Thomas has wanted a puppy for a long while, now, so we decided to start looking around on the Internet for a Corgi we could rescue. When we saw this puppy’s profile, we both fell instantly in love. I even started having dreams about the dog before we met him! He was a Corgi/Jack Russell Terrier/Who Know What Else mix, and we rescued him from the Grainger County Humane Society. When we went to adopt him, I held him nuzzled against my neck for about half an hour — then was horrified when I broke out in itchy red welts! I wasn’t about to let that stop us from getting the puppy, however, because I’m stubborn like that! We named the puppy Pippin (specifically so we could exclaim “Fool of a Took!” whenever he did something ridiculous) and he’s an adorable addition to the family. Thankfully, my allergies have subsided somewhat, as well!

We took an awesome family vacation to the beach.

Catching the rays and the waves.

As a brand new Alley, I was introduced to the traditional Alley Vacation at Fort Walton Beach, Florida. Despite the fact we spent most of it in the middle of a tropical storm, we all had a fabulous time. I documented our adventures here, here, and here.

I got published for the second time in an actual printed book.

My name in print.

One of my entries from my blog about A. was tooled into an essay and selected for publication in the book A Thinking Person’s Guide to Autism. I really could not be more proud to be a part of an anthology than this one. This book really is the number one resource I would recommend to a parent of a freshly-diagnosed autistic child, or for anyone wanting to know more about autism. It’s wonderful, positive, honest, and fact-based, and it has been created by a community of amazing people that I’ve been honored to be involved with over the past year. It’s really helped shape my perspective and ideas and has been a wonderful experience. I had previously written a very small article for The Encyclopedia of Appalachia, so this is the second time in my life that I’ve had the privilege of seeing my work in print.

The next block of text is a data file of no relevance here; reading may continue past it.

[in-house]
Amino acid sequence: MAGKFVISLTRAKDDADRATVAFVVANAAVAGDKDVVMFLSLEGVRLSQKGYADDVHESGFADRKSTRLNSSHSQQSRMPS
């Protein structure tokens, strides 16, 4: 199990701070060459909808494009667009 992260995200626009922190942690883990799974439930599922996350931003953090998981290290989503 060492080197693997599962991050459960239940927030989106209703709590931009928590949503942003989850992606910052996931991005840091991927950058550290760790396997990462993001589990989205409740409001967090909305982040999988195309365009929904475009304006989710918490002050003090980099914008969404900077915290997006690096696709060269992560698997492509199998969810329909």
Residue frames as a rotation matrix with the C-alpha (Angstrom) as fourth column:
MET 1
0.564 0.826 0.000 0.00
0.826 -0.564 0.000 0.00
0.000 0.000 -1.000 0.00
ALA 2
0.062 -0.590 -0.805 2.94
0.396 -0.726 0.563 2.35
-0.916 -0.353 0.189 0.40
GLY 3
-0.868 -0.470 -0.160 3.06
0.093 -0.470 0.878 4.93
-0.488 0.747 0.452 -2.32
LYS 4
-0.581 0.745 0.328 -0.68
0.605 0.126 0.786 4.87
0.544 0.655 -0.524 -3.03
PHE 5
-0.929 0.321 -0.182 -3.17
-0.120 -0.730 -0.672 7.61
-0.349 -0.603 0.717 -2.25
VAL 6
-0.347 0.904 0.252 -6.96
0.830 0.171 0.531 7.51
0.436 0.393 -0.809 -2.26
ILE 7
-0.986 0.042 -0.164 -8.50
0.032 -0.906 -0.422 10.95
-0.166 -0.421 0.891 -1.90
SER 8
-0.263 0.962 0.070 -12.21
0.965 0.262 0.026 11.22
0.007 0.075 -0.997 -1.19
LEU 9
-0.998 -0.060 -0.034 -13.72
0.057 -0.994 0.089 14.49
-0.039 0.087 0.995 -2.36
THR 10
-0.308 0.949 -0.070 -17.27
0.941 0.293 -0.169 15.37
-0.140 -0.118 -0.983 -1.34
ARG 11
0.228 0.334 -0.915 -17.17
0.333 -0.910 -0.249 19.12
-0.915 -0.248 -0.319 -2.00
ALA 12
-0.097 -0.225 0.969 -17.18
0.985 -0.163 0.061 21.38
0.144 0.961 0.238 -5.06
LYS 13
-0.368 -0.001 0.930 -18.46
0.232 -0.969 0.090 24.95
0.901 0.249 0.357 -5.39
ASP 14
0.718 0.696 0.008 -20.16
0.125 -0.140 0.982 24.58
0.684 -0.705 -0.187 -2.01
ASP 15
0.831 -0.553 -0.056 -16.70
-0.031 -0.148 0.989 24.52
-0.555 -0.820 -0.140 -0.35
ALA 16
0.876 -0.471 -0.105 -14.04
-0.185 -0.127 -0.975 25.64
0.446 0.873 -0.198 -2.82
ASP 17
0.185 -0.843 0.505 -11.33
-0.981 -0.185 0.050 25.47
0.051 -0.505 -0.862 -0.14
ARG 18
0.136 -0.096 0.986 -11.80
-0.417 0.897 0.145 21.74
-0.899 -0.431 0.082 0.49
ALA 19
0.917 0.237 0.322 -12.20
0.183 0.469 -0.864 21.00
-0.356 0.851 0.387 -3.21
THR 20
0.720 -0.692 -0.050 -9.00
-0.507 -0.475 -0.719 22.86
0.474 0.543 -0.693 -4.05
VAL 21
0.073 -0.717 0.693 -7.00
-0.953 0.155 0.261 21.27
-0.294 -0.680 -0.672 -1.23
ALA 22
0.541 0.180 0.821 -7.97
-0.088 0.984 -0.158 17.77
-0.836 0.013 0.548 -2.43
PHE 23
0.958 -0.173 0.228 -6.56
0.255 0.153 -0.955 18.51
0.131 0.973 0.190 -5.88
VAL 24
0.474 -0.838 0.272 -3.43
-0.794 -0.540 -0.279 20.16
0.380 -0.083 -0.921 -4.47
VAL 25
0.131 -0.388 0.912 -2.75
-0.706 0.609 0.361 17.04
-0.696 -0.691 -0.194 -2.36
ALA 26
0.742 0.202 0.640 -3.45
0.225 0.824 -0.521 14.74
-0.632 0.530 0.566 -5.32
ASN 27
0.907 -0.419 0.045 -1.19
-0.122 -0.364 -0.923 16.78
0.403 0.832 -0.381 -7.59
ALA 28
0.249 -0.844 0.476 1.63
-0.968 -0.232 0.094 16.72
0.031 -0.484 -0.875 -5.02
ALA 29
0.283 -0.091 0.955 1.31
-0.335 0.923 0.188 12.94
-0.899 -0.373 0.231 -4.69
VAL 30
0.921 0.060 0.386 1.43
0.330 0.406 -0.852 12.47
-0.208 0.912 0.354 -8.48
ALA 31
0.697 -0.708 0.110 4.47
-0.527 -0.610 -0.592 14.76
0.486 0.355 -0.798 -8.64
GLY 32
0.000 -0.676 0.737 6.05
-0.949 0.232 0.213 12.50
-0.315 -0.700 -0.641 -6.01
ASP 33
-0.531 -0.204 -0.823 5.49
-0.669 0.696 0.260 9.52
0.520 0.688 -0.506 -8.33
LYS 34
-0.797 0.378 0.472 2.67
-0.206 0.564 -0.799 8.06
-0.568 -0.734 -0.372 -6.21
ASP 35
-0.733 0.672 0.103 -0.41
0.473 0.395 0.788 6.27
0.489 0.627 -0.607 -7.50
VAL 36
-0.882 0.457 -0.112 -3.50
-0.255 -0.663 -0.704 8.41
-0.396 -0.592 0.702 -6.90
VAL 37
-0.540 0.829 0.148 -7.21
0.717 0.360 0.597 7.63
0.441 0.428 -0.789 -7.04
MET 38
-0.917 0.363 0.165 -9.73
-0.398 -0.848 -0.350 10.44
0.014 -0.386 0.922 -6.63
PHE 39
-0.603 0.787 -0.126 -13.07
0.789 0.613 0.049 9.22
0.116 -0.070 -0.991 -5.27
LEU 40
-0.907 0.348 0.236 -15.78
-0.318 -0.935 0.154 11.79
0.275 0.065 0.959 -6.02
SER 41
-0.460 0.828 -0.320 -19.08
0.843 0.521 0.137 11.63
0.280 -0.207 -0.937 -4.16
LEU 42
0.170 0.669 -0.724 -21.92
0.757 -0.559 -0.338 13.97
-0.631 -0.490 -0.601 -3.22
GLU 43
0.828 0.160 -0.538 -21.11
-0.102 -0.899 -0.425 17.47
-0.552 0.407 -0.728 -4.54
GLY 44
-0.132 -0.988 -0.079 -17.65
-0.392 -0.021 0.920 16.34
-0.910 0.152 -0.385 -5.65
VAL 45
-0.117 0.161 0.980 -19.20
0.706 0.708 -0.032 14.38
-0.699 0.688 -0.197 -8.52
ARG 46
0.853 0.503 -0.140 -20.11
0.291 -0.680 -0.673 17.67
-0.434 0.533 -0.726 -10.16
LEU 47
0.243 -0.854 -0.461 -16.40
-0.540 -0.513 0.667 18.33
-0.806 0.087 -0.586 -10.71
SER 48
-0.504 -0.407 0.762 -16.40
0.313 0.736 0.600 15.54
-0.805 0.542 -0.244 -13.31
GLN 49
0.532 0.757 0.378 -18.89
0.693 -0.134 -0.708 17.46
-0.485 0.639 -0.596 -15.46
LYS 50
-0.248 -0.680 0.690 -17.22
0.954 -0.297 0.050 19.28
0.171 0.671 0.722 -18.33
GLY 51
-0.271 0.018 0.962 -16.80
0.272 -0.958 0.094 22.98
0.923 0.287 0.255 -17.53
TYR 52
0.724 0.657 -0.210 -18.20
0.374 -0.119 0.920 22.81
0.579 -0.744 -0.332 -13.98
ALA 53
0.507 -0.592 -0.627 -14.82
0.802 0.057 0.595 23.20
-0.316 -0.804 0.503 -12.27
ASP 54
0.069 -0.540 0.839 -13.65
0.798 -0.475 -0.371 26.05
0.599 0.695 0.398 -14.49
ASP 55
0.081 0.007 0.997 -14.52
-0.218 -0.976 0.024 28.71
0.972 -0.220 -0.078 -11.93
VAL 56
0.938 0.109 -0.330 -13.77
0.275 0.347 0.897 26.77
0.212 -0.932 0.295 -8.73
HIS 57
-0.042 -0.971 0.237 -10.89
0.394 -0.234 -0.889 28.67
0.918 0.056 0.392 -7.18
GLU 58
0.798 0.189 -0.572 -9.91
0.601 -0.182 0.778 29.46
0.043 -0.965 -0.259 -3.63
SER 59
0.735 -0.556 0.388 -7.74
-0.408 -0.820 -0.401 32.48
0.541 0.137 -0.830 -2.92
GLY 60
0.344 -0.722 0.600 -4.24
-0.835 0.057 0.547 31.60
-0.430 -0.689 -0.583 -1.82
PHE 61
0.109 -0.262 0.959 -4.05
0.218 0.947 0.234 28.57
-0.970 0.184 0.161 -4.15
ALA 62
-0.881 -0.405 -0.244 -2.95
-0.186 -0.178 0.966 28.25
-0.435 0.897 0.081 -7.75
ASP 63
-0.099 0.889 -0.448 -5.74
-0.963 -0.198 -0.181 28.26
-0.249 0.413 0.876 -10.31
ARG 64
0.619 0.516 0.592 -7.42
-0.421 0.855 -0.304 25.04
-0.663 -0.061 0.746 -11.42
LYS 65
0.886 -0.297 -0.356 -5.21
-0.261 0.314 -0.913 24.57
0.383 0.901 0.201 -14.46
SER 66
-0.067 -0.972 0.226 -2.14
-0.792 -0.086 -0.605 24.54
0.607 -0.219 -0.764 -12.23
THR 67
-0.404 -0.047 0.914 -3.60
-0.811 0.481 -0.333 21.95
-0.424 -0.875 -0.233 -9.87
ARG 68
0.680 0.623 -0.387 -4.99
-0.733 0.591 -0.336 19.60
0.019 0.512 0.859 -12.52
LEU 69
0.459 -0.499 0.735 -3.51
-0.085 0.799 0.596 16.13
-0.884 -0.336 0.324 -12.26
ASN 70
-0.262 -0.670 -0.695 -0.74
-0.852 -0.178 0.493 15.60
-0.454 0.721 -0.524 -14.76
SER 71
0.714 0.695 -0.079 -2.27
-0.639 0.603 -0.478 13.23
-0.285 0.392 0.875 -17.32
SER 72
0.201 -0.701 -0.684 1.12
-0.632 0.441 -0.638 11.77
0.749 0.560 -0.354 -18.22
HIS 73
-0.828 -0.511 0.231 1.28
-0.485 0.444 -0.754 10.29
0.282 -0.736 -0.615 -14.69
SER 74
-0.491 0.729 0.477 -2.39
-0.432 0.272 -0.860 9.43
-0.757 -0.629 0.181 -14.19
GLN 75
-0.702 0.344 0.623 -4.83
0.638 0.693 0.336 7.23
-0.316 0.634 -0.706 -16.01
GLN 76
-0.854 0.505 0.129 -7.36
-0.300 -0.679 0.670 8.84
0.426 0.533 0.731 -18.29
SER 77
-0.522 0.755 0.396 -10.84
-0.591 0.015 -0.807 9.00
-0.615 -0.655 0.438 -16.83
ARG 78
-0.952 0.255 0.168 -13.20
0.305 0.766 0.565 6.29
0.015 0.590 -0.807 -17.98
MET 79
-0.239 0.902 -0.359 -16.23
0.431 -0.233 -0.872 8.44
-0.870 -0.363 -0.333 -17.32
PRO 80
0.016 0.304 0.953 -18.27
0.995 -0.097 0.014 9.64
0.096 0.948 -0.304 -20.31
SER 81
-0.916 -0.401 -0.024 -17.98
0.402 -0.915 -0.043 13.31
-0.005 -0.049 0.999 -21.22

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From flipping through my Instagram feed, I can also see that I drank a lot of wine, took many bubble baths, and ate a lot of Nutella in 2011. It was obviously a very good year.

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For 2012, I want to experiment in letting go of my goals. This is inspired by a movement I’ve seen in minimalist circles where part of living a meaningful and purposeful life involves living without goals. I still feel as if I need to keep track of my projects and also continue to make my visual schedule, at least for the time being, but my first step in learning to live without goals will be to not create definable benchmarks for 2012. Next year, I’ll simply take note of the accomplishments I made, and we’ll see how that goes. In the meantime, I will move through my life as mindfully and purposefully as possible, spending a lot of time doing things I enjoy, am excited, or am passionate about. If I spend each moment living in that moment with full intention and attention instead of ignoring the present and focusing on the future, I am guessing I will be happier, healthier, and less stressed. Hopefully, living with intention will help my life fall into a wholesome place naturally and organically.

So, as 2011 draws to a close, I raise my glass to the infinite possibility of 2012, declaring my excitement at what the new year may bring.